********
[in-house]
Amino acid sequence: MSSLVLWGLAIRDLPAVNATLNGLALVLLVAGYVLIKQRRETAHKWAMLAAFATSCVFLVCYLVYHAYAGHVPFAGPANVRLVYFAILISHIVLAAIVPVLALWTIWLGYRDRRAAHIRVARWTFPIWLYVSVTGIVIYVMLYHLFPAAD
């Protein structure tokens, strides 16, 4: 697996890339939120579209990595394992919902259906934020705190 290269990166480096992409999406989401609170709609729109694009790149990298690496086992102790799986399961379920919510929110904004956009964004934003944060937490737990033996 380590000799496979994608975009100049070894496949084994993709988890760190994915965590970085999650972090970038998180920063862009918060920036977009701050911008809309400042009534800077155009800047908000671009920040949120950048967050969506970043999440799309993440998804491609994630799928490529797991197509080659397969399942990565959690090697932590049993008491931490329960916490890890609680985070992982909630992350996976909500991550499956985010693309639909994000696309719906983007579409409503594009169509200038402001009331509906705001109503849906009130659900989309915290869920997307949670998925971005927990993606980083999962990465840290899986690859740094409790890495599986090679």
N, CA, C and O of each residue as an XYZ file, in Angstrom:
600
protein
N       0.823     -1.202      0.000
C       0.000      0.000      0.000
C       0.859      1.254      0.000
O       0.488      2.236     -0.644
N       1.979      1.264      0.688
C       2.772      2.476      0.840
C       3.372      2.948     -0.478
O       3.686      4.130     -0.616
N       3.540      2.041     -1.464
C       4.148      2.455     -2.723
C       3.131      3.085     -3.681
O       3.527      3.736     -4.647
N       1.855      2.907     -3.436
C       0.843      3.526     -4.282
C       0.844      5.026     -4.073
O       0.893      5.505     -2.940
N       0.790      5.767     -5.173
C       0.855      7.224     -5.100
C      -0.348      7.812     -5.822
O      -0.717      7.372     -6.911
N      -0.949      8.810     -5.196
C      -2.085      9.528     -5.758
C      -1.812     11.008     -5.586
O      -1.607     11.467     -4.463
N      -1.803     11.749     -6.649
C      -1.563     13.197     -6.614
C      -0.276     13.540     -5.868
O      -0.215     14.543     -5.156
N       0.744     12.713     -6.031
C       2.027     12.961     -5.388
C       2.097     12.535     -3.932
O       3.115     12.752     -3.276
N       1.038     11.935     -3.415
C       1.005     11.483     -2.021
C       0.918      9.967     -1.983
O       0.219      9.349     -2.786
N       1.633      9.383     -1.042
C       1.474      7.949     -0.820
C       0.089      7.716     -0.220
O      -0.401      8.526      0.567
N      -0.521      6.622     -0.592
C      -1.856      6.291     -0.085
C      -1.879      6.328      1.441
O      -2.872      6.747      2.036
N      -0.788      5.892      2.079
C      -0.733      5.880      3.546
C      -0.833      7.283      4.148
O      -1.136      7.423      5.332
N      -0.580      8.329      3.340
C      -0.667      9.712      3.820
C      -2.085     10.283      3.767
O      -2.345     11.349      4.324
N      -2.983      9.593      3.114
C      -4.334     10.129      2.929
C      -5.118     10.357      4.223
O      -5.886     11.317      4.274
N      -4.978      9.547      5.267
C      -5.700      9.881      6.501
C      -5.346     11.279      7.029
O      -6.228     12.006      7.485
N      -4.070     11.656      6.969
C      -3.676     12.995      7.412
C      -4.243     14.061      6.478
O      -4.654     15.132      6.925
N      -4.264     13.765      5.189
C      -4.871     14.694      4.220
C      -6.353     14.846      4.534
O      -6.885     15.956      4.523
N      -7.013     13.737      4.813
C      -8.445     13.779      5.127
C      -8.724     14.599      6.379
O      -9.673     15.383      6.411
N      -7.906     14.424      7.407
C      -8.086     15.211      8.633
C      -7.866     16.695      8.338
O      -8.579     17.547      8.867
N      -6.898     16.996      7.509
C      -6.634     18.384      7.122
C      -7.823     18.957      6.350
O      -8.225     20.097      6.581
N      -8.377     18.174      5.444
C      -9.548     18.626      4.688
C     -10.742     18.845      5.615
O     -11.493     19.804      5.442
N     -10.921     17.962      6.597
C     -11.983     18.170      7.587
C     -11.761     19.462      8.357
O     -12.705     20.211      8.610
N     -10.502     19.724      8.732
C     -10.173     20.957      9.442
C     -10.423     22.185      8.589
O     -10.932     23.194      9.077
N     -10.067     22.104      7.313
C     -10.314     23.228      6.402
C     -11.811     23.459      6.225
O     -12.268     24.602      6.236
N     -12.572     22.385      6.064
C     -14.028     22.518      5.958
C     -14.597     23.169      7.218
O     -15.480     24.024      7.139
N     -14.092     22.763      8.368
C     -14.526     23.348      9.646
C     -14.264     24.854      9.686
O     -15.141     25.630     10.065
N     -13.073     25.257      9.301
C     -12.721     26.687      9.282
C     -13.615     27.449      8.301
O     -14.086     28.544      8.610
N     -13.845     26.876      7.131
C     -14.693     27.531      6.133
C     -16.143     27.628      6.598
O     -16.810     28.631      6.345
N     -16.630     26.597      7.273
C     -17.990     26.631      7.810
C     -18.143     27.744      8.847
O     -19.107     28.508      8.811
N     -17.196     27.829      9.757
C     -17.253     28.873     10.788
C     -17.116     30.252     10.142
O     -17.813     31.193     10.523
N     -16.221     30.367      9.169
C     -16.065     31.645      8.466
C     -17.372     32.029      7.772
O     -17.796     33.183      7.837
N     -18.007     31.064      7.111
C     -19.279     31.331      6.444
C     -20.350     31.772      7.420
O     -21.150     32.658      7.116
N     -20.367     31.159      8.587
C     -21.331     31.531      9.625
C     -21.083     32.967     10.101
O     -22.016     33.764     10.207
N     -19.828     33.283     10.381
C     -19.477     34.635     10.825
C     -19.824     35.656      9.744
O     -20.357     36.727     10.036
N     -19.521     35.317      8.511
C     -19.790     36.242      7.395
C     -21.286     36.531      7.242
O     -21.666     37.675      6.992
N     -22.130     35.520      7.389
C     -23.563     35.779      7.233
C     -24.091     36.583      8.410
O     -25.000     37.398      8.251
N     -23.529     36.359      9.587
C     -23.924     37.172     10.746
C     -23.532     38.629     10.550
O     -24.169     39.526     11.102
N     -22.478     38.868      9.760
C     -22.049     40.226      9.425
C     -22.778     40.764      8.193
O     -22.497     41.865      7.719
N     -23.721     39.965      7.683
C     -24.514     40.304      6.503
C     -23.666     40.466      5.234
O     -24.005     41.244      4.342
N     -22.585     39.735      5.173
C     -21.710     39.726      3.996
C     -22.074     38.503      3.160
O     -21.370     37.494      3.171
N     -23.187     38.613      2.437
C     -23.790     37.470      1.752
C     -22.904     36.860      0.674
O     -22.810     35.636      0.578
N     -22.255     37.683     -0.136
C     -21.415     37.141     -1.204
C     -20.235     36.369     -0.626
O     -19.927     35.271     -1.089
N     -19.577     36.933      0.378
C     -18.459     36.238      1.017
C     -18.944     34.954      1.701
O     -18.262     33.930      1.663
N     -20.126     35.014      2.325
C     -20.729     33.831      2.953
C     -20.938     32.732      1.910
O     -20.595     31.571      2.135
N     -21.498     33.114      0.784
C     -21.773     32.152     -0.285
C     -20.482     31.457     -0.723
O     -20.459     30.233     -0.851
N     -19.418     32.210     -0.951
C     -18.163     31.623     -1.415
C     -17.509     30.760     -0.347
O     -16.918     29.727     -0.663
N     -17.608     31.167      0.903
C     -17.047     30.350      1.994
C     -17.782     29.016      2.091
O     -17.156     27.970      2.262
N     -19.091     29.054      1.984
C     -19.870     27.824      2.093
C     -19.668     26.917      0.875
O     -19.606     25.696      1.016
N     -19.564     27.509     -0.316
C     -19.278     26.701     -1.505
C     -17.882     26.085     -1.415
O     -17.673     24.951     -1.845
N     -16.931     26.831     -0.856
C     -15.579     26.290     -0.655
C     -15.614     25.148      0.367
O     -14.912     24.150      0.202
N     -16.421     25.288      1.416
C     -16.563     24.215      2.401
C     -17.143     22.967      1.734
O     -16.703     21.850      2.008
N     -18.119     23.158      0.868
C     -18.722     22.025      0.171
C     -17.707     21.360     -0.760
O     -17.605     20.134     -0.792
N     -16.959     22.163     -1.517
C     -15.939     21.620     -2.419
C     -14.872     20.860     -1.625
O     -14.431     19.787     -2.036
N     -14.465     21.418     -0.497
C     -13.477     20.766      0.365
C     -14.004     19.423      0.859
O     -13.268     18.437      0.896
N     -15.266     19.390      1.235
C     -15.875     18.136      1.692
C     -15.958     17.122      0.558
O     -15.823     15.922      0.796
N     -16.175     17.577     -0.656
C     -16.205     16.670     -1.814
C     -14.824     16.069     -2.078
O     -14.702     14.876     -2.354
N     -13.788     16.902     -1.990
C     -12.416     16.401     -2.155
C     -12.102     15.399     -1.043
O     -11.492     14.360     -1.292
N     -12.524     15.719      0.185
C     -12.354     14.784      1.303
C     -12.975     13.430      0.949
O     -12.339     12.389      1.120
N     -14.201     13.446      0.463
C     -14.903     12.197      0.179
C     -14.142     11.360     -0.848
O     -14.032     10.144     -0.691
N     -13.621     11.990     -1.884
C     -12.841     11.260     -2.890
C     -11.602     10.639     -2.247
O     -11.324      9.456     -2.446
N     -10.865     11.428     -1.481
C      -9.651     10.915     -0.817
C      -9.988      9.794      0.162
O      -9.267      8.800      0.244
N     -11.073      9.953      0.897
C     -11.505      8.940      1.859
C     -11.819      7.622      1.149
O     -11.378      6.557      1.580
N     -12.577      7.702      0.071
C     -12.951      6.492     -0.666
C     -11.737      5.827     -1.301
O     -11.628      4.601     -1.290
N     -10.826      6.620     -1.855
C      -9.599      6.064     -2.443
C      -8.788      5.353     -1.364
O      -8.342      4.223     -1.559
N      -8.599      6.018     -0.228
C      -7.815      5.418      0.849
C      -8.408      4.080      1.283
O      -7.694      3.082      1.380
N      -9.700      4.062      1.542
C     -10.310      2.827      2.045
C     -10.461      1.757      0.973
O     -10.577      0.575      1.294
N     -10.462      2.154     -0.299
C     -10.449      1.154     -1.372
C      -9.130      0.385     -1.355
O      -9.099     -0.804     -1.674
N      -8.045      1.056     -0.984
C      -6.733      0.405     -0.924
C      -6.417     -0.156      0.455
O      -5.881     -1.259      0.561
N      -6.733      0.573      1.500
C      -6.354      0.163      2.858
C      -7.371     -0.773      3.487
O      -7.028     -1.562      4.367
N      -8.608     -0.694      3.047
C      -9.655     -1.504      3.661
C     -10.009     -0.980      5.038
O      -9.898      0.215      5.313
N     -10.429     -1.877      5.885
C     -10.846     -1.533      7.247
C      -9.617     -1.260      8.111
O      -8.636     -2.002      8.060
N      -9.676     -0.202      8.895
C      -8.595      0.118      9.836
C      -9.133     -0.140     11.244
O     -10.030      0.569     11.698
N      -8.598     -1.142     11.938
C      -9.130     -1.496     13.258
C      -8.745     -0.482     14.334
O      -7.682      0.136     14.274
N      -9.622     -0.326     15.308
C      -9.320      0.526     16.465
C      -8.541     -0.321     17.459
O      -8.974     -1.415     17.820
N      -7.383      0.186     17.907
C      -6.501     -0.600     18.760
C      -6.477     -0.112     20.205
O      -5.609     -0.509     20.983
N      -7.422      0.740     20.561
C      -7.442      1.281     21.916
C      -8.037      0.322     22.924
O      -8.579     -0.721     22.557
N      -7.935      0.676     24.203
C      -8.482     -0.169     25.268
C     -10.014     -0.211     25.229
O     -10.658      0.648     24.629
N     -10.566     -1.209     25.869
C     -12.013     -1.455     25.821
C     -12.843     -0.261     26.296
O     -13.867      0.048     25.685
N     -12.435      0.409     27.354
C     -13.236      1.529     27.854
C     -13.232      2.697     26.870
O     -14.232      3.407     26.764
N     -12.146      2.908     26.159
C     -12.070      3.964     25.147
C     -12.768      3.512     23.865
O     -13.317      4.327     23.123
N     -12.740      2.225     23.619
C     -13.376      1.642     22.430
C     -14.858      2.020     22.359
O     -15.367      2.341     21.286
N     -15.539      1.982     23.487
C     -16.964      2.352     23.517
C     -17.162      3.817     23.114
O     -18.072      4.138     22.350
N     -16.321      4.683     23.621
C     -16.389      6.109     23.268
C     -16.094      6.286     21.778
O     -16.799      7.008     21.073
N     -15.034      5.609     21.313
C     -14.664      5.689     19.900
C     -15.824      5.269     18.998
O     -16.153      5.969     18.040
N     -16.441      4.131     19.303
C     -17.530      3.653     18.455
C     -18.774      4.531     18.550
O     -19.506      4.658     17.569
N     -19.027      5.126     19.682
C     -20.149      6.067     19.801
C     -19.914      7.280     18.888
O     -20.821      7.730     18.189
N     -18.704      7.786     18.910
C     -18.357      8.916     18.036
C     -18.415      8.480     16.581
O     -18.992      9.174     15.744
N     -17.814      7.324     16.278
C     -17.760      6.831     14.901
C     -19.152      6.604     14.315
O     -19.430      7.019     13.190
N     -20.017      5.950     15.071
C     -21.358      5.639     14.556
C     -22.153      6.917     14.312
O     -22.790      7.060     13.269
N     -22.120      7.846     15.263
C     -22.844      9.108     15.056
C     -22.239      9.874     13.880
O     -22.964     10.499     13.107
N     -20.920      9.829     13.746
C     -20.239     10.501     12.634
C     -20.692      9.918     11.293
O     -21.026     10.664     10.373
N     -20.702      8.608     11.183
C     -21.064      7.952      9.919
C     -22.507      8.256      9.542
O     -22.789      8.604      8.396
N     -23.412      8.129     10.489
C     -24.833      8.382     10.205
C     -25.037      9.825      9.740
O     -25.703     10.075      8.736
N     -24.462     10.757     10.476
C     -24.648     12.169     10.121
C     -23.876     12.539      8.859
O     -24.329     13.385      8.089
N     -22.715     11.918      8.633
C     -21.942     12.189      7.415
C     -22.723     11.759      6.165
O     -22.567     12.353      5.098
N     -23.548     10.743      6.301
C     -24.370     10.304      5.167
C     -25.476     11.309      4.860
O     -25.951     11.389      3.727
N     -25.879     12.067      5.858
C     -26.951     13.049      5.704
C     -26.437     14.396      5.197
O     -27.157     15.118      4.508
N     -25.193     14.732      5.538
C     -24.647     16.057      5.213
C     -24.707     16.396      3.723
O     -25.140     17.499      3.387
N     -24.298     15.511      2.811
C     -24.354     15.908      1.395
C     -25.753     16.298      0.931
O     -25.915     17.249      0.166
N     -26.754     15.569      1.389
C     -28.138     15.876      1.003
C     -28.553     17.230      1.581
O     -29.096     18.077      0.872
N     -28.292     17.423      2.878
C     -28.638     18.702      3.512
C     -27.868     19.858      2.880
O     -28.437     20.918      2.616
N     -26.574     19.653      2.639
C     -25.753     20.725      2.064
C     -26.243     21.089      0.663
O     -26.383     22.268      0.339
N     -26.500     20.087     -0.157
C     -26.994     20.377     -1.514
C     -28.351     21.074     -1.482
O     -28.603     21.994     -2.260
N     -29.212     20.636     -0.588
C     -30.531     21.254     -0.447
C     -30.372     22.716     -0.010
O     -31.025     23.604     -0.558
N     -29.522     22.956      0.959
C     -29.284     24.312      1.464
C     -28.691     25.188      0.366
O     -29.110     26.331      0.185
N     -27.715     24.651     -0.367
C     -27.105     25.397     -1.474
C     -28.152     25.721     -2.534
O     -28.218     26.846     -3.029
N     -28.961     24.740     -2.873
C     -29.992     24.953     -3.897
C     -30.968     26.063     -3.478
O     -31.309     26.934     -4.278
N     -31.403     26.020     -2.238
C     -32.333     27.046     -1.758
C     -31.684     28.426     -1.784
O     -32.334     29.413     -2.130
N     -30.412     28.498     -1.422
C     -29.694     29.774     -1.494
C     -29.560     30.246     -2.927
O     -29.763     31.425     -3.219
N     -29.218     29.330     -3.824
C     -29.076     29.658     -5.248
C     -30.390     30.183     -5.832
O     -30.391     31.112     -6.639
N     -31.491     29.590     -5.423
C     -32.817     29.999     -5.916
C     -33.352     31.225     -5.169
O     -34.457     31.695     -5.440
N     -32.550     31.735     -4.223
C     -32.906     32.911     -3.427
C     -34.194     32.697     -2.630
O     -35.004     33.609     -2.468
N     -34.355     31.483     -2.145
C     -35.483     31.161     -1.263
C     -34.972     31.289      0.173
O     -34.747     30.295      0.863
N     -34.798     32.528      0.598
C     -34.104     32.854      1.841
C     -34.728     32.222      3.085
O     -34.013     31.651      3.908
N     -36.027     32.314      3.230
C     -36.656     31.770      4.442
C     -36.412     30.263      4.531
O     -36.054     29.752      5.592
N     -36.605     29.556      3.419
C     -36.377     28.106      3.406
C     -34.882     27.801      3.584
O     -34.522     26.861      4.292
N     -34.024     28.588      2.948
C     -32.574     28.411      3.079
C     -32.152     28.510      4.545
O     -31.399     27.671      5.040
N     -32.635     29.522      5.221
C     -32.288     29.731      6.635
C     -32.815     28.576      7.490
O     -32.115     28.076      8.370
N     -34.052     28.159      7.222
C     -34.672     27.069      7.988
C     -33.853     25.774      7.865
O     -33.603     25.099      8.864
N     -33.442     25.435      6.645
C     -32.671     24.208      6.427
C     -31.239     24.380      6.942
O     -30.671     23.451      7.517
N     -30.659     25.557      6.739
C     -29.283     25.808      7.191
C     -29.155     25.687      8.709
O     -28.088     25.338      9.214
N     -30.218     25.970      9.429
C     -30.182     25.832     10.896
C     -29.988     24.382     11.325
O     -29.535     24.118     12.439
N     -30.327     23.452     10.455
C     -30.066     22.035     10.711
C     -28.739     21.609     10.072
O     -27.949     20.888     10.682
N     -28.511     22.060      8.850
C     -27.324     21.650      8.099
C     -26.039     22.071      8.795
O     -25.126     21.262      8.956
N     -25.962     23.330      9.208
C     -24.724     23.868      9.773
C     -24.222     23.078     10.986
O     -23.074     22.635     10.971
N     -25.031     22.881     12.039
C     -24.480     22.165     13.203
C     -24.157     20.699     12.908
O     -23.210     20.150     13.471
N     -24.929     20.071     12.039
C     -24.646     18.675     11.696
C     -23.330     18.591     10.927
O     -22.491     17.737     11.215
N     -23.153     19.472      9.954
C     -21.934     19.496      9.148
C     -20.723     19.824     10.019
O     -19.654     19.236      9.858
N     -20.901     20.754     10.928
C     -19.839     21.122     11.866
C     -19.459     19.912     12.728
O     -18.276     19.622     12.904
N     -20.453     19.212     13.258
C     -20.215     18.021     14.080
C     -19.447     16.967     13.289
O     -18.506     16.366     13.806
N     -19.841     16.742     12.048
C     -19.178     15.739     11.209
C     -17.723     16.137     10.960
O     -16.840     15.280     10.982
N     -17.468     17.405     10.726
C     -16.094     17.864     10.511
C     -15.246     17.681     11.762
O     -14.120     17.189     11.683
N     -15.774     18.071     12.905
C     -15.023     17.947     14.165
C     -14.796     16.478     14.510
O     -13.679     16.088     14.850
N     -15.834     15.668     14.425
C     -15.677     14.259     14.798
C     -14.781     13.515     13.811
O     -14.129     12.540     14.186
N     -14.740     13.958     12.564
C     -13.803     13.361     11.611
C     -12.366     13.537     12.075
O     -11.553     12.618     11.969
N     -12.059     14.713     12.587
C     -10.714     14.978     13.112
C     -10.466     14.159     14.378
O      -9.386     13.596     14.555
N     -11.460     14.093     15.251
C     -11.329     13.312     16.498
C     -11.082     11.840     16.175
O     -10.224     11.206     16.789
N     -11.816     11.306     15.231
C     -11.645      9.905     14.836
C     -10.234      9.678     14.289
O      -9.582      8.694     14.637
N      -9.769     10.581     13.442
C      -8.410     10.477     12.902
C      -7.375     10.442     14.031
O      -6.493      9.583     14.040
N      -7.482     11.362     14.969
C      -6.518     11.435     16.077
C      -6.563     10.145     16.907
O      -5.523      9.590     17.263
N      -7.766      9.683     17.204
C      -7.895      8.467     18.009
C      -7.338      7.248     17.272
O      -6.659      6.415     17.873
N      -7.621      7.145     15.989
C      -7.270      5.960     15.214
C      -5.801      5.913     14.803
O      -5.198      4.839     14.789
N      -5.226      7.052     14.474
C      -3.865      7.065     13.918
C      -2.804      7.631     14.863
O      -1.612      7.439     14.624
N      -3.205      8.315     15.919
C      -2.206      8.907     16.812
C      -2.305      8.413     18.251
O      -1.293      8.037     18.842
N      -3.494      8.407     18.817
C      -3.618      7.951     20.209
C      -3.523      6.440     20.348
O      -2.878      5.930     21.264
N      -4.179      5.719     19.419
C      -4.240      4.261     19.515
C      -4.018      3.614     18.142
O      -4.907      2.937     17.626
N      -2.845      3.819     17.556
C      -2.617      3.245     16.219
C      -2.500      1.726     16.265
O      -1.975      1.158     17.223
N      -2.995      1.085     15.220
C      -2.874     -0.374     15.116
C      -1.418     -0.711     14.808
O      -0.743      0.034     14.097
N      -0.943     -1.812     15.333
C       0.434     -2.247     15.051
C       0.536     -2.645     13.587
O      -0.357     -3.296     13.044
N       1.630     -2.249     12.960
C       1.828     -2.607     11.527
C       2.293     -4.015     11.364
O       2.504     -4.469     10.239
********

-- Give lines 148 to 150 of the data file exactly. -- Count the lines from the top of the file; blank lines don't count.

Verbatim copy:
C     -23.563     35.779      7.233
C     -24.091     36.583      8.410
O     -25.000     37.398      8.251